Animal Models of SAH and Their Translation to Clinical SAH

Part of the Springer Series in Translational Stroke Research book series (SSTSR)


Animal models of stroke may be useful for elucidating mechanisms of disease, but they have arguably not been particularly successful at predicting what treatments will be successful for ischemic stroke in humans. Animal models of subarachnoid hemorrhage also have been developed in rodents, dogs, and nonhuman primates. These models mimic angiographic vasospasm and some aspects of subarachnoid hemorrhage such as the transient global ischemia that sometimes occurs at the time of rupture of an aneurysm. Since the detailed acute and delayed pathologic effects of subarachnoid hemorrhage on human brain are not well delineated, how the animal models replicate this is unknown. Nevertheless, meta-analysis of the literature suggests that clinical trials of drugs for angiographic vasospasm in humans have been effective, and that some animal models accurately reflect what the effects of drugs are in humans. Analysis of animal models and comparison of drug effects on angiographic vasospasm in humans and animals suggest injection of autologous blood into the basal cisterns; assessment of vasospasm more than 3 days after the injection and intrathecal delivery of drugs may be better ways to study drugs in animals, in terms of translation to success in humans.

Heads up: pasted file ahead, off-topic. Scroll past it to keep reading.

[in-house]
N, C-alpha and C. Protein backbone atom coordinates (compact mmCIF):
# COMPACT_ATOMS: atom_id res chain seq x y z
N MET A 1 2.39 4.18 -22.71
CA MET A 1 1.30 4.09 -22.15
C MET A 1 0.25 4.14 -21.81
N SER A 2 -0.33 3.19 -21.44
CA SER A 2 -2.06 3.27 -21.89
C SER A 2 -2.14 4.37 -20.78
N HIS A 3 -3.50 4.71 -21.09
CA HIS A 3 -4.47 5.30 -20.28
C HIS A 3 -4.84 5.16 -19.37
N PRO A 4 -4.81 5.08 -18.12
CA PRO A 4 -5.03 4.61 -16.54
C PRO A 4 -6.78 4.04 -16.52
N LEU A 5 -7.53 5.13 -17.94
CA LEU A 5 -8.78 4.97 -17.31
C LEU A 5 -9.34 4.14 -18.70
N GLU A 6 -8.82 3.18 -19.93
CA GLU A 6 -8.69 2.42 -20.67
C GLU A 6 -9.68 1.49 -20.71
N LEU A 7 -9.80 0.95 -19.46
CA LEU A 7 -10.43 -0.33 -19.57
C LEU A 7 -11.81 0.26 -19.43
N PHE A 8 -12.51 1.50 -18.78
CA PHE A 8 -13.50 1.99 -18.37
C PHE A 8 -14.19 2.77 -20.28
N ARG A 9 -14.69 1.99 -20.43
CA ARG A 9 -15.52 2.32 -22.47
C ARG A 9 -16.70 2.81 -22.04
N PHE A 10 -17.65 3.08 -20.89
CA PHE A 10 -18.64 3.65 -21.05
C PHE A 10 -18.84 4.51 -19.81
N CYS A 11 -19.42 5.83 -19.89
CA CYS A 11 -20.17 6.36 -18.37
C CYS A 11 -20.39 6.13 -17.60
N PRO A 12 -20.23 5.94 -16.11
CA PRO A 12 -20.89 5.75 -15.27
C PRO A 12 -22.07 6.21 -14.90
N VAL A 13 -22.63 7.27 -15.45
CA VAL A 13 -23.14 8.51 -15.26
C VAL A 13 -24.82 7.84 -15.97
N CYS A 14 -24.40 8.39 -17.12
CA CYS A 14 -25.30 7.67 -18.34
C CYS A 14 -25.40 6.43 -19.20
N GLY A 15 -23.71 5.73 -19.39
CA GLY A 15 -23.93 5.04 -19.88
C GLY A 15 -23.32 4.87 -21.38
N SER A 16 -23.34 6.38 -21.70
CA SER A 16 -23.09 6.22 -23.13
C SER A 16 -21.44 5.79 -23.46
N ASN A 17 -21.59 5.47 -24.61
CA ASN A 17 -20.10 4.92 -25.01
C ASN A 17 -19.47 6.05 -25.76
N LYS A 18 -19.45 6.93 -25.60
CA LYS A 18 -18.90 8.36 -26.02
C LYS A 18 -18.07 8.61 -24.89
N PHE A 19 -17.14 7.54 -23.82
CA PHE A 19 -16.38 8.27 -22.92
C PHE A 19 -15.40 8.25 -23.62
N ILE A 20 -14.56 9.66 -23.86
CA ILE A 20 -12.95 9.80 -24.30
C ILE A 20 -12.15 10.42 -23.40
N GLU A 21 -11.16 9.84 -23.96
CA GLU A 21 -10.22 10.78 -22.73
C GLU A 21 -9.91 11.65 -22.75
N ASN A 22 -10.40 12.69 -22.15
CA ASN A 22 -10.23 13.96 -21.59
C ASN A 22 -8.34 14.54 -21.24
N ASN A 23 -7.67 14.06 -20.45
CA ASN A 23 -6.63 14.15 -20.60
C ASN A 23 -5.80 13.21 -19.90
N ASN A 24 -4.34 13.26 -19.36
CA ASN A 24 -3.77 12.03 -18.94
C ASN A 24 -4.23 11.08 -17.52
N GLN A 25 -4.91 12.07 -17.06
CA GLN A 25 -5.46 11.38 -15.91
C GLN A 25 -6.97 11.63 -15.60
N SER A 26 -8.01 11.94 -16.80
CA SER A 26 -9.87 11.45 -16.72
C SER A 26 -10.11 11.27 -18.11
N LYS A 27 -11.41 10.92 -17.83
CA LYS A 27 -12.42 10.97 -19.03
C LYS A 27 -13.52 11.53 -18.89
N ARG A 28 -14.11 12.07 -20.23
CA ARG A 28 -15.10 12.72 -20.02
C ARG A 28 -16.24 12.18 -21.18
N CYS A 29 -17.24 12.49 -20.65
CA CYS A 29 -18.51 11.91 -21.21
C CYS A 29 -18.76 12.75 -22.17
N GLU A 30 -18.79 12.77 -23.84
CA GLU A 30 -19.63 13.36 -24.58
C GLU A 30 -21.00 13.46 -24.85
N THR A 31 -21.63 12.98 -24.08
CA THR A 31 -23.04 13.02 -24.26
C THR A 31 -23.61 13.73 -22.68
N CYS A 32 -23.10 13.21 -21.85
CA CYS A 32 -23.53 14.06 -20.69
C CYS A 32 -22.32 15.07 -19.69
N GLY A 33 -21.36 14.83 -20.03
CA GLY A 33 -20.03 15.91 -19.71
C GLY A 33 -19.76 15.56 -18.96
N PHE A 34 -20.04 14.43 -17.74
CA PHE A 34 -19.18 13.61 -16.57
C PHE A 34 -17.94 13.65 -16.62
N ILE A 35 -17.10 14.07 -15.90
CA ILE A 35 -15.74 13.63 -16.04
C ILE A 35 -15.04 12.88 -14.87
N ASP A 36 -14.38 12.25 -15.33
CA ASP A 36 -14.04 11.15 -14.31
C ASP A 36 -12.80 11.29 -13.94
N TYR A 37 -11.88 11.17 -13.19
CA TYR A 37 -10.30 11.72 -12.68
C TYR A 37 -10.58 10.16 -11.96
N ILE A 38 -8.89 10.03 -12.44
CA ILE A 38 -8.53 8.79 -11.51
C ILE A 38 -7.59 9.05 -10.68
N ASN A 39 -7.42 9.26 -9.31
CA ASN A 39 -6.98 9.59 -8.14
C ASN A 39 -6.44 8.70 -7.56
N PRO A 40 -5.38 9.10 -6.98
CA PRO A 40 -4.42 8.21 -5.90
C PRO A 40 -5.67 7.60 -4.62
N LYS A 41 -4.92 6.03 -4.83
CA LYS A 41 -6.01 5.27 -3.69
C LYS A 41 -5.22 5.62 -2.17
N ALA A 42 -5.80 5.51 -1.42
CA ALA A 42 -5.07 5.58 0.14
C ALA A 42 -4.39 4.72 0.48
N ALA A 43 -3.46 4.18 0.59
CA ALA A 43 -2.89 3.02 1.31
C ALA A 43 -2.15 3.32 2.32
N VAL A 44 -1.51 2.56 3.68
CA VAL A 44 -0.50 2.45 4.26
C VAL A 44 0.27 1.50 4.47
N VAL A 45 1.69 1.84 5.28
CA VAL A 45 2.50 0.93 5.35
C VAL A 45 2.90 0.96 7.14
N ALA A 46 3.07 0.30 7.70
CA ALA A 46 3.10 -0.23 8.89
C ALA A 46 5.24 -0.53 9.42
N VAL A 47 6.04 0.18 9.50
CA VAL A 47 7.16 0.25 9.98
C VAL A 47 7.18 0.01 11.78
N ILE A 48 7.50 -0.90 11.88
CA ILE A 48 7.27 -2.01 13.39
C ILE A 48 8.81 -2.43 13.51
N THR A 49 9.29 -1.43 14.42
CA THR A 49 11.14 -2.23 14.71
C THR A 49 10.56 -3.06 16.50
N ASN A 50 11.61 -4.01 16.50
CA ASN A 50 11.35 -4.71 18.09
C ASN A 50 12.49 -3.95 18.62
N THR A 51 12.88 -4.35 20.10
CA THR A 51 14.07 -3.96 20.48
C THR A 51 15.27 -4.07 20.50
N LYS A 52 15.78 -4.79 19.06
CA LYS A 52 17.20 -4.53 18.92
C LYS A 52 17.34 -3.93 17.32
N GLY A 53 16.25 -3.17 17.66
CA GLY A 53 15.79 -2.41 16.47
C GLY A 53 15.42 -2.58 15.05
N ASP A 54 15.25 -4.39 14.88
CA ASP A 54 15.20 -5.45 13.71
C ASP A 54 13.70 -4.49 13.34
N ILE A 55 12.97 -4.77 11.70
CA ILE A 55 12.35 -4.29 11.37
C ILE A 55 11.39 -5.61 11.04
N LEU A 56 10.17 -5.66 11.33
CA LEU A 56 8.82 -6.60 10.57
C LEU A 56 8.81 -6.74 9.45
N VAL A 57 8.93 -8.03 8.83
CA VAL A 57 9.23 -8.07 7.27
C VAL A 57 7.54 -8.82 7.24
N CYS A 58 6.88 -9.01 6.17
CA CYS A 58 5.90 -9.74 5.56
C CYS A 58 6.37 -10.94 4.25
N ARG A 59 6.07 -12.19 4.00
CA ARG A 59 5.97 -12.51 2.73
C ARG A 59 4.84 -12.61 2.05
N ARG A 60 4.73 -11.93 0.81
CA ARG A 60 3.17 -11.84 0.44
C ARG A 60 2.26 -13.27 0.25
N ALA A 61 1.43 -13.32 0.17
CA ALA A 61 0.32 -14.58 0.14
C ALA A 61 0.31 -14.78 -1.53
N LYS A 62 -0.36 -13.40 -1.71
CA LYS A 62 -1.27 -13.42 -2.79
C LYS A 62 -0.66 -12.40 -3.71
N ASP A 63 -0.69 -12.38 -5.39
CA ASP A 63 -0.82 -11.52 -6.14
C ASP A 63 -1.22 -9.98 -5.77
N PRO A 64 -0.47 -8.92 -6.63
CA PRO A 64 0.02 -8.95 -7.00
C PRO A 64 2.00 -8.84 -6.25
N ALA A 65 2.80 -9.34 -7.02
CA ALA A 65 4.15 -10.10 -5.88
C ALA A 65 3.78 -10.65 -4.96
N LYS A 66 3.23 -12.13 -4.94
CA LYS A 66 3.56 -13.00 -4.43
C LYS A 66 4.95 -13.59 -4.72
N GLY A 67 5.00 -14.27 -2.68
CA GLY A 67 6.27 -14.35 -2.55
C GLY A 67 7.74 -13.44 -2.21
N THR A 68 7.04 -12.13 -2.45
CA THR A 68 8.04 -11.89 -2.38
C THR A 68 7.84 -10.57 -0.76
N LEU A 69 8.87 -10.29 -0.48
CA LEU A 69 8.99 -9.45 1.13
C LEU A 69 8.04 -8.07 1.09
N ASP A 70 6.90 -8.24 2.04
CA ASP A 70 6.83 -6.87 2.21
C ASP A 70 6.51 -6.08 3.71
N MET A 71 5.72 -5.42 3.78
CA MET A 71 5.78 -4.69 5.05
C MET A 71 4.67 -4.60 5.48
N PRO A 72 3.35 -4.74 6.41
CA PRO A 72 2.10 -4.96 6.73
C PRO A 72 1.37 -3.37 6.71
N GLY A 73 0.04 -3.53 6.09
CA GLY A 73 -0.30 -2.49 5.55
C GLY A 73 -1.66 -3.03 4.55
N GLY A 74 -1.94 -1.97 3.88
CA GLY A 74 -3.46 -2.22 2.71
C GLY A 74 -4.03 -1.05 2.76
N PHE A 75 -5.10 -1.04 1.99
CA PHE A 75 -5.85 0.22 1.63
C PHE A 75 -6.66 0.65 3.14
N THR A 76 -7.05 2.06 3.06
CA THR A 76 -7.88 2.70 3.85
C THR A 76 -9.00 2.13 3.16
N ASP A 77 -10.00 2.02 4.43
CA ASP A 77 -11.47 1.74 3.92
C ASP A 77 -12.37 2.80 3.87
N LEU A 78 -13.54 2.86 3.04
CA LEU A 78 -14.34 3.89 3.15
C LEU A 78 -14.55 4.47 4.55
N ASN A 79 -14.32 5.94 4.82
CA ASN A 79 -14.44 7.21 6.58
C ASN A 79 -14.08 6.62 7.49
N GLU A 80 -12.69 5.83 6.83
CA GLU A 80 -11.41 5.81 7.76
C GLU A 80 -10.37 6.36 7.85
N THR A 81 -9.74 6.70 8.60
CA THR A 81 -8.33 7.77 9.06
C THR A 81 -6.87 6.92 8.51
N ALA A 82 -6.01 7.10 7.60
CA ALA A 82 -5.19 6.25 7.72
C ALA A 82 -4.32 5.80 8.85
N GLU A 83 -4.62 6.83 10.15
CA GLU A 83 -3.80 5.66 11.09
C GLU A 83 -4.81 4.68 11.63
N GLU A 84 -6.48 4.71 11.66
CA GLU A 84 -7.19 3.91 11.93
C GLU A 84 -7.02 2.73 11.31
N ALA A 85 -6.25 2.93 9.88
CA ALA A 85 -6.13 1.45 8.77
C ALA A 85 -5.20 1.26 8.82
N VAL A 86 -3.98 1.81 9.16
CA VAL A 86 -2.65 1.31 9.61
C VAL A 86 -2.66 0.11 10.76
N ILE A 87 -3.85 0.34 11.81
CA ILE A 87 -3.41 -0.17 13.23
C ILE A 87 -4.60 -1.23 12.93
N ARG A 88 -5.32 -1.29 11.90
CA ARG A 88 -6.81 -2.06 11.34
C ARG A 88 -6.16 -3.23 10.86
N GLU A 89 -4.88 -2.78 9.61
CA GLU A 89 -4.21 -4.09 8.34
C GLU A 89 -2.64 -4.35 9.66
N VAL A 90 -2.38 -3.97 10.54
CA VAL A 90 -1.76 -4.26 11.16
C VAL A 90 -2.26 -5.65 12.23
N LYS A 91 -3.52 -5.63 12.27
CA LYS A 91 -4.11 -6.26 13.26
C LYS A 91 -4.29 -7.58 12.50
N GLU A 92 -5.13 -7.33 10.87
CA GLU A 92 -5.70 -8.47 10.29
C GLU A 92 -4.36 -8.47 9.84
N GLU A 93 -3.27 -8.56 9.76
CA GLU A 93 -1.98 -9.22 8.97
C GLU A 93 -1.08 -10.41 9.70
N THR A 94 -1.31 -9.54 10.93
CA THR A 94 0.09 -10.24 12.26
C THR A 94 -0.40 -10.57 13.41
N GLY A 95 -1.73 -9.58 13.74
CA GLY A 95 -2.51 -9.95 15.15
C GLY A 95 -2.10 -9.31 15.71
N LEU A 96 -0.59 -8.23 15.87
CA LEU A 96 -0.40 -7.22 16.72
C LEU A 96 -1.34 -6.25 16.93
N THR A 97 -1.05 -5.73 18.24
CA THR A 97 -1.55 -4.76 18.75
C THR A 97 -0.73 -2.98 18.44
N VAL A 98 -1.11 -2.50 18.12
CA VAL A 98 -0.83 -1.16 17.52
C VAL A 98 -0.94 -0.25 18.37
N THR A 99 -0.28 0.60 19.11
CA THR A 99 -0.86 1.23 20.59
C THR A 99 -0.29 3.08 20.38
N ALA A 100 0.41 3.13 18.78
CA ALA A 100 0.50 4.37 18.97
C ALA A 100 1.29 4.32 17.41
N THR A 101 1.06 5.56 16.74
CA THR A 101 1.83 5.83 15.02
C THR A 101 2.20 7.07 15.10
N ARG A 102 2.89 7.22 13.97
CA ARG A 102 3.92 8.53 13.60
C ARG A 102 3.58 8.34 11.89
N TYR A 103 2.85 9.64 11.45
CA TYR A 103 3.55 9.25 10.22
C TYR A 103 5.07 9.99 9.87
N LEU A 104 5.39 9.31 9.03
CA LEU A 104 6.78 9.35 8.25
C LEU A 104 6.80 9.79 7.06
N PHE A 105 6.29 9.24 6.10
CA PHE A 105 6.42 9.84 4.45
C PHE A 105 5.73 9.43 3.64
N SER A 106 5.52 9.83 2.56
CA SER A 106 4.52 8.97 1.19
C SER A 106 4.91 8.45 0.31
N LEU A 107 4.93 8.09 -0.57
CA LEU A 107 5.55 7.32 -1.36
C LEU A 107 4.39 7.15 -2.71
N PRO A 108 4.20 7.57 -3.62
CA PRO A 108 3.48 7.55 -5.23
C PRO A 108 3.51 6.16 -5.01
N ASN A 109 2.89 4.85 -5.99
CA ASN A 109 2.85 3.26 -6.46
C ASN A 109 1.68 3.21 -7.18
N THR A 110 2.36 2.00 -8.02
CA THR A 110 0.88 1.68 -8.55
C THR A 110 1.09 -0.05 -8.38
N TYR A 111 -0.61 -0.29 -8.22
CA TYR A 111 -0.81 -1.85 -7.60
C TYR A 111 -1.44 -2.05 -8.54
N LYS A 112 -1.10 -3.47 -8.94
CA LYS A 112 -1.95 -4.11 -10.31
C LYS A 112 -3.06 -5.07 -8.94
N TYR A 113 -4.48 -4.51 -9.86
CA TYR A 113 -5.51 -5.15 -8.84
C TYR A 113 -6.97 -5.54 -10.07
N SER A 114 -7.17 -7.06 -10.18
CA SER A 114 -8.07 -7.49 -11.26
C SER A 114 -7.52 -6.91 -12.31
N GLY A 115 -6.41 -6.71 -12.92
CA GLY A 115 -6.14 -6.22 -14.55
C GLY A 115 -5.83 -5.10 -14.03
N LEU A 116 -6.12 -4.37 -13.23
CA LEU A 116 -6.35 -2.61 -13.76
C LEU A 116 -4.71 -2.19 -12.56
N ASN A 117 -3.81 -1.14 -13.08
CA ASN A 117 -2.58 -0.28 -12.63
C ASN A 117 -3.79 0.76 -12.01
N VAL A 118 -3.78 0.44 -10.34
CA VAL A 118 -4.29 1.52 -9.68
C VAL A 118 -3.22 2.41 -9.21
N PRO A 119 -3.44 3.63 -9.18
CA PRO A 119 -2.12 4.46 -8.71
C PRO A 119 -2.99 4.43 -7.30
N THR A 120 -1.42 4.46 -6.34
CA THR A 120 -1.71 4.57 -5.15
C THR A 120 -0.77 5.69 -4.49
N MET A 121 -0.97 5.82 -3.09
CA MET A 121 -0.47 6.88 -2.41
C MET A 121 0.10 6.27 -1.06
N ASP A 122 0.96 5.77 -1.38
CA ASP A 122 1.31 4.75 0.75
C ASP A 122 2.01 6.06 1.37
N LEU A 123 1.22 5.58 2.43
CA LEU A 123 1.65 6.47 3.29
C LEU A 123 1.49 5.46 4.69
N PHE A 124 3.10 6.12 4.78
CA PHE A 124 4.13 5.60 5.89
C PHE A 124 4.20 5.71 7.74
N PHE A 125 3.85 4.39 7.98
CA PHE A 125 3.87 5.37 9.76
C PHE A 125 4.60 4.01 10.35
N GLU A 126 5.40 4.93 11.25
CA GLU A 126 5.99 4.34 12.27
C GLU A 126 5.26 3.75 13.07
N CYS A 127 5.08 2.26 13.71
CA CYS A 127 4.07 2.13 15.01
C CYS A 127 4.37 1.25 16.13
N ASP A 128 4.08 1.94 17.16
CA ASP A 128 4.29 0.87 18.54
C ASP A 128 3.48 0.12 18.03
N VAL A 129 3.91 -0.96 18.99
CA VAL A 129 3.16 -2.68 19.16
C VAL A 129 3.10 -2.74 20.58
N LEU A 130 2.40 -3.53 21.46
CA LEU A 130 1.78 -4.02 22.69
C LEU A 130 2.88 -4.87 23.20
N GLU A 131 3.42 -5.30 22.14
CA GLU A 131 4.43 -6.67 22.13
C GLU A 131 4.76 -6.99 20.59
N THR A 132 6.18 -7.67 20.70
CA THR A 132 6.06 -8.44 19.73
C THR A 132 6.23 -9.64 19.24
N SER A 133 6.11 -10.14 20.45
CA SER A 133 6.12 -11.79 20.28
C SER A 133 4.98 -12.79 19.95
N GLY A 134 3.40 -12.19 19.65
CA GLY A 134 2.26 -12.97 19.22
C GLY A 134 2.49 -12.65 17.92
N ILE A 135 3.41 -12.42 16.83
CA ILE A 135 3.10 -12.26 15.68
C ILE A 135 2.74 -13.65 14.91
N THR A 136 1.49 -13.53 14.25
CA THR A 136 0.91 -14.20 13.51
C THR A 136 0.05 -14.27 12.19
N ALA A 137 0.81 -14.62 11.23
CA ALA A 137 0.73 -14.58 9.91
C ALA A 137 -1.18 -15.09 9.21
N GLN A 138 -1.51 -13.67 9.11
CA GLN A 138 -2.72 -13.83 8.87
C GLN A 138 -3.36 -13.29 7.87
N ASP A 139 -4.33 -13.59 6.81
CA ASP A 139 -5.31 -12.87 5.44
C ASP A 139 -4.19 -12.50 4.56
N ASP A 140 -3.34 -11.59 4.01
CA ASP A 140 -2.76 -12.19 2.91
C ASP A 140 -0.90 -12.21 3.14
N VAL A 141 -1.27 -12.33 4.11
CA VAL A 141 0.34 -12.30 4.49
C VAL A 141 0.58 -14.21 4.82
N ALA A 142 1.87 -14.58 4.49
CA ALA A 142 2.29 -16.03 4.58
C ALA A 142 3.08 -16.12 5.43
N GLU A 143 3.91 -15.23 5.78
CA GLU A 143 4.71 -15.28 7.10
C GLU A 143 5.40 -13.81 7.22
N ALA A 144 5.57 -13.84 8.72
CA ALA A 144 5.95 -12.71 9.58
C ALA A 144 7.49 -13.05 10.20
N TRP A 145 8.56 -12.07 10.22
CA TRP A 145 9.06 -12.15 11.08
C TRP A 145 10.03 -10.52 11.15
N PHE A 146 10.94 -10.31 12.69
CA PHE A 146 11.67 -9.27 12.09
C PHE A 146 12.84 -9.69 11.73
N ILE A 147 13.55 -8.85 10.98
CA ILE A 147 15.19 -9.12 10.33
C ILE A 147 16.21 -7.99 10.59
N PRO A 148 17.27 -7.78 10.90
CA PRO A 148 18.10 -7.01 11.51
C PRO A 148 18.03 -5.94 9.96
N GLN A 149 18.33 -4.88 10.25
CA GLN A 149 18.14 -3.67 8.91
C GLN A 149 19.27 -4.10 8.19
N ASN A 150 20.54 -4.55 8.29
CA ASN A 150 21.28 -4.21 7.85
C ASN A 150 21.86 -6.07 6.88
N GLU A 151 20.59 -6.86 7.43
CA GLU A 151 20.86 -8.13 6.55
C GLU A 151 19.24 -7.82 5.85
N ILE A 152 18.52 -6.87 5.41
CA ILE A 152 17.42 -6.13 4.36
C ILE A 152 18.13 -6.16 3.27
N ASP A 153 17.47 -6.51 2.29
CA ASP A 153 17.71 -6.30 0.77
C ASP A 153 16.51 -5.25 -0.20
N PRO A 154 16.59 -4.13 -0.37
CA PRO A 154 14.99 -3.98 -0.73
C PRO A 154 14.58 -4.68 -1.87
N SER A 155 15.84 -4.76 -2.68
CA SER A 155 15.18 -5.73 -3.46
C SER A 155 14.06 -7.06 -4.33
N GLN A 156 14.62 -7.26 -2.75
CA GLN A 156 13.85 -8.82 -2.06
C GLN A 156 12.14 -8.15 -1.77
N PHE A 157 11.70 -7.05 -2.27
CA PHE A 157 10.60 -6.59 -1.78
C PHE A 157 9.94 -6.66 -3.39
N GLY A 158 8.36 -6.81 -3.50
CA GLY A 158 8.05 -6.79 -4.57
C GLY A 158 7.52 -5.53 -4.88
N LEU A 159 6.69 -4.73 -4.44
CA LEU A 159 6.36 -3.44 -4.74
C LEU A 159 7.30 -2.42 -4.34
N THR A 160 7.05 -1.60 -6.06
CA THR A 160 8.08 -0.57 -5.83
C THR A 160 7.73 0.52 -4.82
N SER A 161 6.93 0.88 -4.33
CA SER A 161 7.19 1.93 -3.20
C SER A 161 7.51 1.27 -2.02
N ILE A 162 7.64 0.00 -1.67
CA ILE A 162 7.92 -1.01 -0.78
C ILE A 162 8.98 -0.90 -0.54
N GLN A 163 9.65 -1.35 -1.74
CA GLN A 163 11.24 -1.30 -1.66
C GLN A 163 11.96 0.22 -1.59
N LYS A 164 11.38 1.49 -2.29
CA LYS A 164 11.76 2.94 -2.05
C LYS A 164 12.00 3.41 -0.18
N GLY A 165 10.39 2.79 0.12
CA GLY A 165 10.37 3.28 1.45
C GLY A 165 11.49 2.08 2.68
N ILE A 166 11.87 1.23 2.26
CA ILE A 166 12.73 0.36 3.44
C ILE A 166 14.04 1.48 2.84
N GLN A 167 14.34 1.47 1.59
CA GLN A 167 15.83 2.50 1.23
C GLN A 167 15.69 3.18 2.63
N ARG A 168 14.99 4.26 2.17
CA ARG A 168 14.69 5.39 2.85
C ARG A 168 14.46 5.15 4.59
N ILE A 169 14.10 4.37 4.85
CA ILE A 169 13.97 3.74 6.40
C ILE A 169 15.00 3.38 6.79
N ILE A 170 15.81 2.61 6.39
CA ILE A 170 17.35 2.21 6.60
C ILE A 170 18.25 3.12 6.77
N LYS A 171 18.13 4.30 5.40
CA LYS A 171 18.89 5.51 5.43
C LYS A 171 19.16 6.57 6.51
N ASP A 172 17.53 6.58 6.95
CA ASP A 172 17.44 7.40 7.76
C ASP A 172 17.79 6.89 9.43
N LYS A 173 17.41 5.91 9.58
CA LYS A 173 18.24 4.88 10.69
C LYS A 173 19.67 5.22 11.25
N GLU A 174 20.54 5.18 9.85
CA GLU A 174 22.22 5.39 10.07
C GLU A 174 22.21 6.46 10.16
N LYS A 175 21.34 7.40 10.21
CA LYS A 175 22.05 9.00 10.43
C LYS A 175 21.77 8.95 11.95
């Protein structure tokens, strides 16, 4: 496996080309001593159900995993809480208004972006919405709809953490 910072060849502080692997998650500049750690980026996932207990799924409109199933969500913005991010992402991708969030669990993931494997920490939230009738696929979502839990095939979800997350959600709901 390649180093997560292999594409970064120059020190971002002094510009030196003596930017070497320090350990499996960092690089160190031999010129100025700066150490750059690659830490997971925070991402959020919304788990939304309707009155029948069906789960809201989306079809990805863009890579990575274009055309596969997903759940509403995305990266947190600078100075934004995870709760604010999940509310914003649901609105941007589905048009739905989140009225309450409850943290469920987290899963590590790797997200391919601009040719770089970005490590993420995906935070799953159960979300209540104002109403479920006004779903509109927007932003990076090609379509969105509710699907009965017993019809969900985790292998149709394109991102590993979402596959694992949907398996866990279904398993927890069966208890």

Delay Cerebral Ischemia Early Brain Injury Angiographic Vasospasm Transient Global Ischemia Endovascular Perforation 
These keywords were added by machine and not by the authors. This process is experimental and the keywords may be updated as the learning algorithm improves.


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© Springer Science+Business Media, LLC 2012

Authors and Affiliations

  1. 1.Department of Anesthesia and Critical Care MedicineUniversity of Milano, Neurosurgical Intensive Care Unit, Fondazione IRCCS Ca’ Granda–Ospedale Maggiore, PoliclinicoMilanItaly
  2. 2.Division of Neurosurgery, Labatt Family Centre of Excellence in Brain Injury and Trauma ResearchKeenan Research Centre of the Li Ka Shing Knowledge Institute of St. Michael’s HospitalTorontoCanada
  3. 3.Department of SurgeryUniversity of TorontoTorontoCanada

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